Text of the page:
Oakland Athletics (1968-Present)
Kansas City Athletics (1955-1967)
Philadelphia Athletics (1901-1954)
Also known as the White Elephants
Also known as the Oakland A’s
American League (1901-Present)
American League Champion: 1902, 1905, 1910, 1911, 1913, 1914, 1929, 1930, 1931, 1972, 1973, 1974, 1988, 1989, 1990
World Series Champion: 1910, 1911, 1913, 1929, 1930, 1972, 1973, 1974, 1989
The Philadelphia Athletic franchise that was a charter member of the American League in 1901 had no connection to the Athletic teams that represented Philadelphia in the 19th Century. A club called the Philadelphia Athletics won the first Championship of the first Major League, the National Association of Professional Base Ball Players, in 1871. That franchise lasted until 1876. The American Association put a team in Philadelphia, named the Athletics, in 1882 that lasted until it was expelled from the league in September of 1890 due to the collapse of their fan base. The current Oakland Athletics also originated in Philadelphia and were the idea of Ban Johnson to challenge the National League in Philadelphia directly. The battle lasted 54 years, before the Athletics finally surrendered, and moved to Kansas City.
The Philadelphia/Kansas City/Oakland Athletics History can best be told by the eras of four men. Four dynamic baseball personalities, whose strategic innovations changed the game forever. Connie Mack was in charge from 1901 until 1950, Charles Finley owned the club from 1960 to 1980, Sandy Alderson joined the Athletics as General Council in 1981, then became General Manager in 1983 and basically ran the Club until 1998, when he was replaced by Billy Beane who has been in charge ever since. Four very different personalities, but baseball innovators all.
Connie Mack was hired to manage the team in 1901, and gained a 25% interest in the team. He ran the baseball side of the franchise, while the other investors controlled the business side. Mack was a brilliant judge of talent, and the Athletics were one of the premier teams in the new league, winning six pennants in the first 13 years of operation.
The 1910-1914 team, featuring the famous $100,000 Infield of Stuffy McInnis at first, Eddie Collins at second, Home Run Baker at third and Jack Barry at short, was the first great team in American League history. They won American League Championships in 1910, 1911, 1913, and 1914, and also the World Series in the first three. Mack’s problem was that, despite the success, their attendance began to slip. After leading the league in attendance in 1909-1911, with a high of 467,000 in 1909, their attendance began to sag. By 1914, with a first place team, attendance had fallen to 343,000. The coming of a third Major League, the Federal League, allowed salary demands to escalate. Mack couldn’t afford to compete in the salary war. He lost his two best pitchers to the new league (Eddie Plank and Chief Bender) and fearing more defections, sold Eddie Collins to the Chicago White Sox, Home Run Baker to the Yankees, and Jack Barry to the Boston Red Sox. The teams demise was predictable and severe. They went from 99 wins and a Pennant in 1914 to 43 wins in and a last place finish in 1915. They would not escape the cellar for the next six years.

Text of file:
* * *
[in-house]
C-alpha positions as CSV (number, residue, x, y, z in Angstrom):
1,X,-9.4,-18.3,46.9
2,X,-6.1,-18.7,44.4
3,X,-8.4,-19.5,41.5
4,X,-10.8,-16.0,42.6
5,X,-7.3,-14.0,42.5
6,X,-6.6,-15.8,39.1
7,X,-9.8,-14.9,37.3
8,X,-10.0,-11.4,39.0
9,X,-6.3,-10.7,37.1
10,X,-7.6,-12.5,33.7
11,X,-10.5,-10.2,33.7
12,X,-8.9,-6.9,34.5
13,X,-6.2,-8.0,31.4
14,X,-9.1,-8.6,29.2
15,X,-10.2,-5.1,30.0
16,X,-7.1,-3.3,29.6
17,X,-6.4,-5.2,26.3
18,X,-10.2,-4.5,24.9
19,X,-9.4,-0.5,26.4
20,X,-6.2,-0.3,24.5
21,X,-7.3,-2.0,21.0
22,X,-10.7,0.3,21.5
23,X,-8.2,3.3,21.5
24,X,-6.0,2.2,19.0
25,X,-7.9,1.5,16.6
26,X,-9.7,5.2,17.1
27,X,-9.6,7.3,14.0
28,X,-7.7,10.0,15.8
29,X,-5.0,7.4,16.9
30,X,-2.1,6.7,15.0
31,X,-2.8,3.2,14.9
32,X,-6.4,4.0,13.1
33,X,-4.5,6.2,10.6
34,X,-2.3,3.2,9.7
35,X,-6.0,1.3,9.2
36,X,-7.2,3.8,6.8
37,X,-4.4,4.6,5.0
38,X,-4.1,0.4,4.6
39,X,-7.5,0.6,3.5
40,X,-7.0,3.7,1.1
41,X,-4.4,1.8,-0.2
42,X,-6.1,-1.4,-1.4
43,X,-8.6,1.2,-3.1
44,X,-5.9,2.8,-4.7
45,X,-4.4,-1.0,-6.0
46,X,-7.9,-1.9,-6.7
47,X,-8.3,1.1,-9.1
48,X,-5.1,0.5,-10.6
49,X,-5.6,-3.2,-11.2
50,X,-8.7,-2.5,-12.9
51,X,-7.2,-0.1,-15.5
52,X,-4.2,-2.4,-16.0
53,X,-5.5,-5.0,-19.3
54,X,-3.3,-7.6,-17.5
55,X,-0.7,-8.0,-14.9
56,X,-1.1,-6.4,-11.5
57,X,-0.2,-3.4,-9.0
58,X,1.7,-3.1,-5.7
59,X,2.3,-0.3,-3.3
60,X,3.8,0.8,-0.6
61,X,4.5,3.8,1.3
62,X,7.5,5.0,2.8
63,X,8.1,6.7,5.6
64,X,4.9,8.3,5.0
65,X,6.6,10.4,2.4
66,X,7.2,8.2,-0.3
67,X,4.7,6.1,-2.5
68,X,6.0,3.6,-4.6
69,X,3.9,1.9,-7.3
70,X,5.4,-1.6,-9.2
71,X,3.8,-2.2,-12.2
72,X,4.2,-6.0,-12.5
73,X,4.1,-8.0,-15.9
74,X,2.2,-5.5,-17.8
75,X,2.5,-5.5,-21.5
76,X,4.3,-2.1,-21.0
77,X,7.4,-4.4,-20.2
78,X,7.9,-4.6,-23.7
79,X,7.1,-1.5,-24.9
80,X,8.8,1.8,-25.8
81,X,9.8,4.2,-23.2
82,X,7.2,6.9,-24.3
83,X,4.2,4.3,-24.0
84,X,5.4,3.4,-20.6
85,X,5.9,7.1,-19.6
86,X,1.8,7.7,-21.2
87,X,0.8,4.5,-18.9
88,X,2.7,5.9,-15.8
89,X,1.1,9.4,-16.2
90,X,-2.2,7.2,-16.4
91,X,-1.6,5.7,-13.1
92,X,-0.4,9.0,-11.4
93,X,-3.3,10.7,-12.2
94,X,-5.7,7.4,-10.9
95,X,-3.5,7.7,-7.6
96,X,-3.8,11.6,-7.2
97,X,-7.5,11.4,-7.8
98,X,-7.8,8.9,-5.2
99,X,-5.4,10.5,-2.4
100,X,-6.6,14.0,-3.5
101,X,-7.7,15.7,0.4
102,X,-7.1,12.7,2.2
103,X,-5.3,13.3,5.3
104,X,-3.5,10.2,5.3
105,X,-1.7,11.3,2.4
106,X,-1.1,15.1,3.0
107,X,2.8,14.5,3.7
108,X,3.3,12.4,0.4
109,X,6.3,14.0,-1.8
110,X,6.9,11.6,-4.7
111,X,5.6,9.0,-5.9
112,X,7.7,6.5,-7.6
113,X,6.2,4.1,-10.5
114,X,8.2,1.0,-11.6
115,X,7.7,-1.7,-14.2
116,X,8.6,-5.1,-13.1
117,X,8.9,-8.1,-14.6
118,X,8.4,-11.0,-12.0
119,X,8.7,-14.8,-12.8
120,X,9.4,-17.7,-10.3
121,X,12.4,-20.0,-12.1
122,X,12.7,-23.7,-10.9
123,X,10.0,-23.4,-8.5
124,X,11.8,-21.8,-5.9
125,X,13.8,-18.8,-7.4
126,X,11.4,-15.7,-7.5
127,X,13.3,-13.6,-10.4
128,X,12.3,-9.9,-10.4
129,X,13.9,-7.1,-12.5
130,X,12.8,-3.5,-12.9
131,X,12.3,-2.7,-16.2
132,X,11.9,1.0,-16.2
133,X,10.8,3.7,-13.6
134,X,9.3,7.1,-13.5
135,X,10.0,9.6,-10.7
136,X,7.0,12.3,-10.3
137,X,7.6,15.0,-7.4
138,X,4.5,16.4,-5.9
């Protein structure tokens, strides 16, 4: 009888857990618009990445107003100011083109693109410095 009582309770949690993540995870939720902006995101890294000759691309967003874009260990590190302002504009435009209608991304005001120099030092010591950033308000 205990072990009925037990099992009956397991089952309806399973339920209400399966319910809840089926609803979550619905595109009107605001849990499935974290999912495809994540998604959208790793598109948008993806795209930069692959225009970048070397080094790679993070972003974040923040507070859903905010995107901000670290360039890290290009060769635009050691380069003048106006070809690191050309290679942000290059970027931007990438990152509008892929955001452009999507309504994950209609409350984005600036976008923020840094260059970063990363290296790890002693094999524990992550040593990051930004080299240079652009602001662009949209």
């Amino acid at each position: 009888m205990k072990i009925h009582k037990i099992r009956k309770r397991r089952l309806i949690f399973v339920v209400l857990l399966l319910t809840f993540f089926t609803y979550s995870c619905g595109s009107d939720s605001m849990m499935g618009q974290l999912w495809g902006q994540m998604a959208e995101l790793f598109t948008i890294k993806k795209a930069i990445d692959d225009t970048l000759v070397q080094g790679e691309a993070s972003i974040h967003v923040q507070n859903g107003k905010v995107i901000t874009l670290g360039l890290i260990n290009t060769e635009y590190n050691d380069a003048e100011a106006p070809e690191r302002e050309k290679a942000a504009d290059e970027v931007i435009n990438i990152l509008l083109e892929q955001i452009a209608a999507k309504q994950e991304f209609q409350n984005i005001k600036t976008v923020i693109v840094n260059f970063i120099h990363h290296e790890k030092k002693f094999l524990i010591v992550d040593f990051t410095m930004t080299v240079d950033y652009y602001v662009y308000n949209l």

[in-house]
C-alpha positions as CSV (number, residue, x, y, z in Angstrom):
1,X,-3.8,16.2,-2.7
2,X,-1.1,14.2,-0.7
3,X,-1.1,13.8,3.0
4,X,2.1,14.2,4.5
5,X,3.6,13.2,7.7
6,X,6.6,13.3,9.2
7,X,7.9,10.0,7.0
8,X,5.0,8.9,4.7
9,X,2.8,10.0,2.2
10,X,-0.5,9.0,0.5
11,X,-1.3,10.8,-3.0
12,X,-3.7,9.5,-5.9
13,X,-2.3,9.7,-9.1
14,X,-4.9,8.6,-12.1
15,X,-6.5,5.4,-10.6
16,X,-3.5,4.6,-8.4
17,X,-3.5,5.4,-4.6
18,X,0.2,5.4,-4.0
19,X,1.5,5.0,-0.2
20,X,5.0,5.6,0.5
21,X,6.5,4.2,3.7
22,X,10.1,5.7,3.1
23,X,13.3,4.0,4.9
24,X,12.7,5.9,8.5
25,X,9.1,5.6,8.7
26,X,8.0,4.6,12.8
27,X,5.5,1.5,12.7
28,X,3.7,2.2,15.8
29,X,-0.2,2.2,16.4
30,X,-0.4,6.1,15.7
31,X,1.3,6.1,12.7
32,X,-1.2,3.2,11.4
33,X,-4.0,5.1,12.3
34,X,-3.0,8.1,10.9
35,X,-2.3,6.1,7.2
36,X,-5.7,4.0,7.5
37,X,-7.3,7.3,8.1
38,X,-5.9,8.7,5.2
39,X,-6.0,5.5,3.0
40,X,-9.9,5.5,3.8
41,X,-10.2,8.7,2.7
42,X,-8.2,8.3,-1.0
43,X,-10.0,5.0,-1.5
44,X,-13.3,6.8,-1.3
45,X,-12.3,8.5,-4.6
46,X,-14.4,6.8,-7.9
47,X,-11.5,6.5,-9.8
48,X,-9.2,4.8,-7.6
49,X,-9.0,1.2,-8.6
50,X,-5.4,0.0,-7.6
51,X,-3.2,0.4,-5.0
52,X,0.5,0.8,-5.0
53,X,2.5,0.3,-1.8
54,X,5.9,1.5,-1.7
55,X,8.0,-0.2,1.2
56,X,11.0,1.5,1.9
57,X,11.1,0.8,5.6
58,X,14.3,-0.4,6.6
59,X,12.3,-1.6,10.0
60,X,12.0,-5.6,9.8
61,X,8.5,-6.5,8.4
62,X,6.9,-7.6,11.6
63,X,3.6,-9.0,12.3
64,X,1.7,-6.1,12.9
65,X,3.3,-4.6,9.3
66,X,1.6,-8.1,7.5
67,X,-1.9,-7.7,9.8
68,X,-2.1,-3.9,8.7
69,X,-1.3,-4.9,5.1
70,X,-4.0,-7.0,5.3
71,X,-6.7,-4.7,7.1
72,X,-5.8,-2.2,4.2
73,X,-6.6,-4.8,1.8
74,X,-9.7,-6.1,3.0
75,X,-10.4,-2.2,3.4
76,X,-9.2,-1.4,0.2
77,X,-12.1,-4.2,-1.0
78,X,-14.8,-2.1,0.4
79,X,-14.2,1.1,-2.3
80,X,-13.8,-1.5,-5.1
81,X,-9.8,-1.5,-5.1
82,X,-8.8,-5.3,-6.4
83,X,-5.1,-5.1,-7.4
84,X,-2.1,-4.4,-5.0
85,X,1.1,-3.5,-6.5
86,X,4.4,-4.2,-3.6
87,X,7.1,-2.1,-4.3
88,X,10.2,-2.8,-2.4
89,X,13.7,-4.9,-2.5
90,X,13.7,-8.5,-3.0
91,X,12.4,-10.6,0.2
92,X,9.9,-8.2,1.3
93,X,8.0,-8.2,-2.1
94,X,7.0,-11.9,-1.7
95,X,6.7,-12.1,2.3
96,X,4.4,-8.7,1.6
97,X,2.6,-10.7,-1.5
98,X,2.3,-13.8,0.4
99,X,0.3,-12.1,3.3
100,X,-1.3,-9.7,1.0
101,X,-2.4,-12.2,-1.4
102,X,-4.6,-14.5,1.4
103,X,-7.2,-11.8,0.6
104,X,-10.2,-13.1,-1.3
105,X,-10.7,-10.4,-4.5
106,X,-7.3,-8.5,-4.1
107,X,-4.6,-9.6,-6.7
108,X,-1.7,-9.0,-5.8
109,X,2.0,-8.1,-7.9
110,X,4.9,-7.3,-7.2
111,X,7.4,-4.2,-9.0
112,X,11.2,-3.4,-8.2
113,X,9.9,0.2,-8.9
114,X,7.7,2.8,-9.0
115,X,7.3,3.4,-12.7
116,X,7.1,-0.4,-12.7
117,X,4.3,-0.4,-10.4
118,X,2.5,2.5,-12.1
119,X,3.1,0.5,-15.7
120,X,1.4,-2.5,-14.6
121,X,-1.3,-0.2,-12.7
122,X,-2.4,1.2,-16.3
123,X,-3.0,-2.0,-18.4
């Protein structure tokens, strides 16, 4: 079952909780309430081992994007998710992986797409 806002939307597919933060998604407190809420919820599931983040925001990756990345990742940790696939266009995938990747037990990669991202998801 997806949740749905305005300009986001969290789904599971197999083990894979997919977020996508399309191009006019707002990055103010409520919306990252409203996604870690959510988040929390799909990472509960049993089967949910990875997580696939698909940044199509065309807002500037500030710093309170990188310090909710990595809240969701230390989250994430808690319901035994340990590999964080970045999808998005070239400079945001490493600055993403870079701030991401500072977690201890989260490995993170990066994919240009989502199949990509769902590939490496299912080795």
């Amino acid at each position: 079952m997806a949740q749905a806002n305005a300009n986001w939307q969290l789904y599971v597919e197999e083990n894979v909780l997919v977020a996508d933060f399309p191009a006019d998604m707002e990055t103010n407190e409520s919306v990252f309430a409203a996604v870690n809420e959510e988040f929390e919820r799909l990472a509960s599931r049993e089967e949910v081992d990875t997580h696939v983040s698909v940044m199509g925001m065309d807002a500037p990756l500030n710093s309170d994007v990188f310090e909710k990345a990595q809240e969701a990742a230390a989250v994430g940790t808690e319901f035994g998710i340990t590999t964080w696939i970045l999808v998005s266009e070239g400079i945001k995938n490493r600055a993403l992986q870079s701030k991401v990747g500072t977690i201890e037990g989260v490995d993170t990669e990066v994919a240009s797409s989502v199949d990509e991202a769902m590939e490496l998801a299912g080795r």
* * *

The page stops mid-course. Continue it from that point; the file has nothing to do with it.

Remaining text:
After the failure of the Federal League, Mack began building his second great team. Mack was a great judge of talent, would personally scout his prospects, and was willing to spend money on players he wanted. He bought the contract of Al Simmons from the Minor League Milwaukee Brewers for $50,000 in 1923. In 1924 he purchased the entire Portland franchise in the Pacific Coast League for another $50,000 to get a young catching prospect, Micky Cochrane. Mack’s former third baseman Home Run Baker signed a 15 year catcher out of Maryland for his class D minor league team and then offered to sell him to his old manager. Mack paid a paltry $2,500 for the services of the teenage sensation. That kid’s name was Jimmie Foxx. Mack also gained a pipeline into the best minor league team at the time, Jack Dunn’s Baltimore Orioles. That’s where he acquired the contracts of Lefty Grove, George Earshaw and Max Bishop.